Serbian Finance Minister Sinisa Mali said today that he was not at all surprised that the International Monetary Fund (IMF) had increased Serbia’s gross domestic product (GDP) growth forecast from six to 6.5 percent this year.
“We are achieving much better results than we expected at the beginning of the year, so we have a better fiscal result and much better prospects for a high rate of economic growth. The Ministry of Finance has already increased the growth projection to seven percent, and international financial institutions continuously this year they are increasing their projections, which is the best confirmation of our success, “said Mali, the Ministry of Finance announced.
He reminded that the IMF earlier this year, in June, increased the projections from five to six percent of the GDP growth of Serbia, and now it has once again increased the forecast of the growth of the Serbian GDP this time to 6.5 percent.
“Their projections help us gain international investment trust and gain even better status in the world capital market, as well as strengthen the competitiveness of our economy,” said Mali.
He reminded that official talks with the IMF delegation led by Jan Kes Martajn started yesterday, and that the revision of the new advisory arrangement “Policy Coordination Instrument”, which started to be implemented in June 2021, has begun.
The aim of the new arrangement is to implement structural reforms and maintain macroeconomic and financial stability.
“The IMF delegation is already familiar with our macroeconomic situation. They also had the opportunity to see that our fiscal result in the first nine months is better by 182 billion dinars, ie that the deficit amounts to 93 billion dinars due to much higher revenues, before “The Serbian economy is recovering much more successfully and that is beyond all expectations,” said Mali.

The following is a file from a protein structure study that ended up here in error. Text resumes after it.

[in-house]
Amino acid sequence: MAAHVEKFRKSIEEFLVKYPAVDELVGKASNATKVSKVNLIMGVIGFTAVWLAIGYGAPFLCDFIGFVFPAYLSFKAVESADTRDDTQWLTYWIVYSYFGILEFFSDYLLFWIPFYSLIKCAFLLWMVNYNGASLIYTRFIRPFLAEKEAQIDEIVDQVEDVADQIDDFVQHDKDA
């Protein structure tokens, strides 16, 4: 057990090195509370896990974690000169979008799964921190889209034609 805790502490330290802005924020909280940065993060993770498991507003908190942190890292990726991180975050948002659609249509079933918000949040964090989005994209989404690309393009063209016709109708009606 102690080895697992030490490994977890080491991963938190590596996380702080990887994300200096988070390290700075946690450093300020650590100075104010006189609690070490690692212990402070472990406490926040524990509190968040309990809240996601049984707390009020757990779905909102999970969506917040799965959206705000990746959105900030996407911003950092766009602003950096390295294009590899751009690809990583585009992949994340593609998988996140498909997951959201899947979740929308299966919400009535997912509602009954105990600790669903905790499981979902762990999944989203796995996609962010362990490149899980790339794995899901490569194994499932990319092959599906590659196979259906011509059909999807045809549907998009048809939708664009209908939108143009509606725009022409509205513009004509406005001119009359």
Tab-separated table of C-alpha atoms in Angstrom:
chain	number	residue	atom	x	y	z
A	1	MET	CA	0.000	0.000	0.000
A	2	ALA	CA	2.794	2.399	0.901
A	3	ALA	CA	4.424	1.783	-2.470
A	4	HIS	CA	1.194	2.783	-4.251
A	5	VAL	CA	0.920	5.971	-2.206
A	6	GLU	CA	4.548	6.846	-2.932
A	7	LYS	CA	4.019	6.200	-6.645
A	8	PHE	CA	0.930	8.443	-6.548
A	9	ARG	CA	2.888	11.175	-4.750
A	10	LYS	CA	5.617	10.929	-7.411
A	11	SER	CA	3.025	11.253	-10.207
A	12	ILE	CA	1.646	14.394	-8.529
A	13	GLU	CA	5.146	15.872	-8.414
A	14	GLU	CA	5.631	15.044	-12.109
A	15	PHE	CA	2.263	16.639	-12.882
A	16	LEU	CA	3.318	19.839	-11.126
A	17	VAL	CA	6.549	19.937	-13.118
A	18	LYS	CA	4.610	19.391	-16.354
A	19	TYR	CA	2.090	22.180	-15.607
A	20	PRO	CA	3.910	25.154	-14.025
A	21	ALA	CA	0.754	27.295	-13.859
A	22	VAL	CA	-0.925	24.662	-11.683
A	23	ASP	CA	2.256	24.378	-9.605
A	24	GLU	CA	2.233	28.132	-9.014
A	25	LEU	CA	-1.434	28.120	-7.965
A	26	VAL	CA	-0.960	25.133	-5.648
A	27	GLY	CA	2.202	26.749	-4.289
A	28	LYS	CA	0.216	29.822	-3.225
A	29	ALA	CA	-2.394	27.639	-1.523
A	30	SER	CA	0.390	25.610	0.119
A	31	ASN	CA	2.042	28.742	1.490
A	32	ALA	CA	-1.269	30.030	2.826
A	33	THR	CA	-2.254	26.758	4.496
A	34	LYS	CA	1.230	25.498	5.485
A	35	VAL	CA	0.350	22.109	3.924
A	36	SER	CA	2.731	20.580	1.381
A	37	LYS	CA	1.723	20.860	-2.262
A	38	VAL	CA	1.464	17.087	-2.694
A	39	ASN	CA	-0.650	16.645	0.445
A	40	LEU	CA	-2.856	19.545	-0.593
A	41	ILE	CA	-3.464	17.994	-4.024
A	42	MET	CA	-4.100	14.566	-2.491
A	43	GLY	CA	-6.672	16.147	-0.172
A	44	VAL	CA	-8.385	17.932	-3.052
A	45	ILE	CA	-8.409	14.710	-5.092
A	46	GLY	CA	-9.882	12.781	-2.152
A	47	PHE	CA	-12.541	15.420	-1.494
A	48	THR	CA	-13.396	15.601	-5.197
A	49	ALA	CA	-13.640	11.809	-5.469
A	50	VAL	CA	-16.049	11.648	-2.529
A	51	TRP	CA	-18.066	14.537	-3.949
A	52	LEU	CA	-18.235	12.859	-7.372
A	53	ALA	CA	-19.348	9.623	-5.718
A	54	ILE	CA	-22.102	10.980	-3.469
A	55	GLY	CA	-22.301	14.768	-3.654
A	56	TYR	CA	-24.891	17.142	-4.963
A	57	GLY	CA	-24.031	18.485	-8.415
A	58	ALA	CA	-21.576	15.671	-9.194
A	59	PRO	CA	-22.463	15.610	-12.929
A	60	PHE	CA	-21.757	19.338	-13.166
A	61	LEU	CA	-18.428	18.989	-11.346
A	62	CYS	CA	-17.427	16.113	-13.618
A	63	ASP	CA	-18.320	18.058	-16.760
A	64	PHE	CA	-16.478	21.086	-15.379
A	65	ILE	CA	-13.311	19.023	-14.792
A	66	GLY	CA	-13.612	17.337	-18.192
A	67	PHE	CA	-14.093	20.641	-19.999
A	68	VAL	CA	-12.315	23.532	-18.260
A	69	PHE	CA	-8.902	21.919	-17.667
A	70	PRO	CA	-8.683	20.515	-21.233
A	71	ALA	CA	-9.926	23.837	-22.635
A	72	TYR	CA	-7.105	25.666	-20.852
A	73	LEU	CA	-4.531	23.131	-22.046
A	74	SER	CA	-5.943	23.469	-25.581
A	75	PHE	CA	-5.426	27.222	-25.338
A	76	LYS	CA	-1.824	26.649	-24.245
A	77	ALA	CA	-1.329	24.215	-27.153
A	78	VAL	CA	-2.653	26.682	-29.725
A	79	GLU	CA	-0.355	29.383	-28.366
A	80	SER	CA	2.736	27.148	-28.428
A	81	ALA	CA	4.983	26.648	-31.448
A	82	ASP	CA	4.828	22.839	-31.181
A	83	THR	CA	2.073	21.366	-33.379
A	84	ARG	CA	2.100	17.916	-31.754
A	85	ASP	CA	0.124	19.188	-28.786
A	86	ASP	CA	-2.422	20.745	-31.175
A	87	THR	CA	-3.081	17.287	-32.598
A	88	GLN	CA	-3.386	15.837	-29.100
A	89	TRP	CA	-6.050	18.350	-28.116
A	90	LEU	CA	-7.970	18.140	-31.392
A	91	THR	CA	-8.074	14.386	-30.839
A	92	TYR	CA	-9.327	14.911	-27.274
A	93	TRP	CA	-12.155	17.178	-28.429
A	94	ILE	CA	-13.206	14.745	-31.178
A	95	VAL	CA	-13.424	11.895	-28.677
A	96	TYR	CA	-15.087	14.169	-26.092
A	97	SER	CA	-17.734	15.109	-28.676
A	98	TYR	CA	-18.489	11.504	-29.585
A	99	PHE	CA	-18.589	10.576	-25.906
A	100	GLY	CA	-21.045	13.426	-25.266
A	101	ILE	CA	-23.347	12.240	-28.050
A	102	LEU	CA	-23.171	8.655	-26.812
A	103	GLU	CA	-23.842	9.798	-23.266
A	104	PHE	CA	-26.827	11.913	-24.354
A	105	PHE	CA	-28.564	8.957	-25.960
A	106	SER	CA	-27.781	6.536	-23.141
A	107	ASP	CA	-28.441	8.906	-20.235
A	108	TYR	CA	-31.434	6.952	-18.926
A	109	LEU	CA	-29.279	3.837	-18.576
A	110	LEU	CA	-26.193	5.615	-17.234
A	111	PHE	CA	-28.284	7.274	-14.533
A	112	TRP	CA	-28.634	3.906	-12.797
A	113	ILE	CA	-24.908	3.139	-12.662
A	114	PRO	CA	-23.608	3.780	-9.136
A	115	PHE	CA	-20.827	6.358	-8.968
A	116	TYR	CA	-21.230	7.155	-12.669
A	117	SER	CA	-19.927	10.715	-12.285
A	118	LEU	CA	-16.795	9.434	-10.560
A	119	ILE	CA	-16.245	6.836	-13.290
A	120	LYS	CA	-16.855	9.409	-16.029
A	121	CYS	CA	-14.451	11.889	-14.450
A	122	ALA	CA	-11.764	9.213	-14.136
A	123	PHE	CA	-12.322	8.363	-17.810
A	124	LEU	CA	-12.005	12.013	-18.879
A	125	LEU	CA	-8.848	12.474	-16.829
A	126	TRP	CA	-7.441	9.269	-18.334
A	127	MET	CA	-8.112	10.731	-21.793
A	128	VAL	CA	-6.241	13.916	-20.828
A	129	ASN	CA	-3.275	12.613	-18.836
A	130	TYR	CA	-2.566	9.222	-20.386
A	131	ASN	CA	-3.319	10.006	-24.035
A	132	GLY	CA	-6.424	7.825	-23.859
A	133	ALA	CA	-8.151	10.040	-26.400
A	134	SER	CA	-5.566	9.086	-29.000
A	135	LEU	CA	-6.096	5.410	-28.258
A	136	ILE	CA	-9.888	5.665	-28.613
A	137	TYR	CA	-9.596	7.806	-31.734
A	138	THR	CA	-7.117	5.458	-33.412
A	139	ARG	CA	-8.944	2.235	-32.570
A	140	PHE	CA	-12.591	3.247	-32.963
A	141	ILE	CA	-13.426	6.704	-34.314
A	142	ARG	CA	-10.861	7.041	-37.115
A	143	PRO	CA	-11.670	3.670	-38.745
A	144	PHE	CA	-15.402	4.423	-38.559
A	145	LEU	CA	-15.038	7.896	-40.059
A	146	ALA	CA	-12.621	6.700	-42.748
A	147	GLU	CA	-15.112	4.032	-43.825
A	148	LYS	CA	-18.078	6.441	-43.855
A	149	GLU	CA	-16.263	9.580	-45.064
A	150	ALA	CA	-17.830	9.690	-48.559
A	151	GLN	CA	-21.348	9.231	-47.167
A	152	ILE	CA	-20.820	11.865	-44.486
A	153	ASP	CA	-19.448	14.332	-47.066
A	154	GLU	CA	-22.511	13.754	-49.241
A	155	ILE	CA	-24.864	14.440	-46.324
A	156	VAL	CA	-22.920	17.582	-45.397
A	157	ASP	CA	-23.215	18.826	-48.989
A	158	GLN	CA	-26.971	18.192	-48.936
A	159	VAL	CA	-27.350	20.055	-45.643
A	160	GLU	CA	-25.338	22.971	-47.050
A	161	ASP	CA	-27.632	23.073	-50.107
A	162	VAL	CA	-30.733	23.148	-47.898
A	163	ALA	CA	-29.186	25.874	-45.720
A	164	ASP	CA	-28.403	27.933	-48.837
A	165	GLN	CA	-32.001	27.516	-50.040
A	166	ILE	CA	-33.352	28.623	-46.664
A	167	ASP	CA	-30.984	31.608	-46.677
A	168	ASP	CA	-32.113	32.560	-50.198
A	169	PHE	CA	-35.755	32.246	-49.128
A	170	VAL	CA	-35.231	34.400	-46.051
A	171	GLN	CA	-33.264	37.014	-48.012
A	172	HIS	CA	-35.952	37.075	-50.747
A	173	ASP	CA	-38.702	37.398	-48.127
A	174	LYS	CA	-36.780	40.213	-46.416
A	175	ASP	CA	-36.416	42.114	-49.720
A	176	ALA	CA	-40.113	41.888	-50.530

He pointed out that all four reform goals that were agreed with the IMF in April this year were fulfilled, which, as he stated, speaks of Serbia’s commitment and seriousness to this arrangement.
“It is up to us to further implement structural reforms, to raise the productivity of our public companies and to reform that sector completely,” Mali said.
He added that he would discuss the budget for 2022 with the IMF, and that the focus would continue to be on high allocations for capital investments, which are the engine of Serbia’s development, as well as on increasingly important projects in the field of environmental protection.
Mali also reminded that the World Bank, only a few days ago, increased the growth forecast of Serbia for 2021 by one percentage point – to six percent in the updated autumn report on the world economic prospects.